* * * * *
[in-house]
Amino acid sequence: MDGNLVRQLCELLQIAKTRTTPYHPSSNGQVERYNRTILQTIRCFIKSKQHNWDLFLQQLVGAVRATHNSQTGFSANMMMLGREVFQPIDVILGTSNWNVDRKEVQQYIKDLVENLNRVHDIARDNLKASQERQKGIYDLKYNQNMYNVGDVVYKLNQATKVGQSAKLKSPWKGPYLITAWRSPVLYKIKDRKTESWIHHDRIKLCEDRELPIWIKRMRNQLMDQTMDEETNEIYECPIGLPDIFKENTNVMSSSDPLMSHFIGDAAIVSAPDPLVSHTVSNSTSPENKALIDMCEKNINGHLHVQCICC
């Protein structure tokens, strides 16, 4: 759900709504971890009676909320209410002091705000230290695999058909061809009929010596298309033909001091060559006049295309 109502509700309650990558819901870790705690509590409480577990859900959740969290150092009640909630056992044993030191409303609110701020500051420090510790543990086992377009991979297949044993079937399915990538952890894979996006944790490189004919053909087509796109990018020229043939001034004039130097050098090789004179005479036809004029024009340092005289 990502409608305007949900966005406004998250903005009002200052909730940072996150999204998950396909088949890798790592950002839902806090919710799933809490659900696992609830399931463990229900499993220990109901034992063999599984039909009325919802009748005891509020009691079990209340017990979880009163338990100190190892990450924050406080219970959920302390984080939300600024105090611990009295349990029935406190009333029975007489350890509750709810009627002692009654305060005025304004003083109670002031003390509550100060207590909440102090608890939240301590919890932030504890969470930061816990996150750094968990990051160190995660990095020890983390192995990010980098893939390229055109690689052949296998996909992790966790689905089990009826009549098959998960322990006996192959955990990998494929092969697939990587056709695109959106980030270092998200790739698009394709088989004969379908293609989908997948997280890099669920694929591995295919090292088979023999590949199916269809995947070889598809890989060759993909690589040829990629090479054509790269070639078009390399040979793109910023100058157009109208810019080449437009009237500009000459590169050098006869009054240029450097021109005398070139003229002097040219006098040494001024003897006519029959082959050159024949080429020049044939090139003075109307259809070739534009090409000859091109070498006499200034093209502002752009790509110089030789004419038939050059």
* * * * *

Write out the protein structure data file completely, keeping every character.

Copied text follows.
[in-house]
Amino acid sequence: MDGNLVRQLCELLQIAKTRTTPYHPSSNGQVERYNRTILQTIRCFIKSKQHNWDLFLQQLVGAVRATHNSQTGFSANMMMLGREVFQPIDVILGTSNWNVDRKEVQQYIKDLVENLNRVHDIARDNLKASQERQKGIYDLKYNQNMYNVGDVVYKLNQATKVGQSAKLKSPWKGPYLITAWRSPVLYKIKDRKTESWIHHDRIKLCEDRELPIWIKRMRNQLMDQTMDEETNEIYECPIGLPDIFKENTNVMSSSDPLMSHFIGDAAIVSAPDPLVSHTVSNSTSPENKALIDMCEKNINGHLHVQCICC
């Protein structure tokens, strides 16, 4: 759900709504971890009676909320209410002091705000230290695999058909061809009929010596298309033909001091060559006049295309 109502509700309650990558819901870790705690509590409480577990859900959740969290150092009640909630056992044993030191409303609110701020500051420090510790543990086992377009991979297949044993079937399915990538952890894979996006944790490189004919053909087509796109990018020229043939001034004039130097050098090789004179005479036809004029024009340092005289 990502409608305007949900966005406004998250903005009002200052909730940072996150999204998950396909088949890798790592950002839902806090919710799933809490659900696992609830399931463990229900499993220990109901034992063999599984039909009325919802009748005891509020009691079990209340017990979880009163338990100190190892990450924050406080219970959920302390984080939300600024105090611990009295349990029935406190009333029975007489350890509750709810009627002692009654305060005025304004003083109670002031003390509550100060207590909440102090608890939240301590919890932030504890969470930061816990996150750094968990990051160190995660990095020890983390192995990010980098893939390229055109690689052949296998996909992790966790689905089990009826009549098959998960322990006996192959955990990998494929092969697939990587056709695109959106980030270092998200790739698009394709088989004969379908293609989908997948997280890099669920694929591995295919090292088979023999590949199916269809995947070889598809890989060759993909690589040829990629090479054509790269070639078009390399040979793109910023100058157009109208810019080449437009009237500009000459590169050098006869009054240029450097021109005398070139003229002097040219006098040494001024003897006519029959082959050159024949080429020049044939090139003075109307259809070739534009090409000859091109070498006499200034093209502002752009790509110089030789004419038939050059």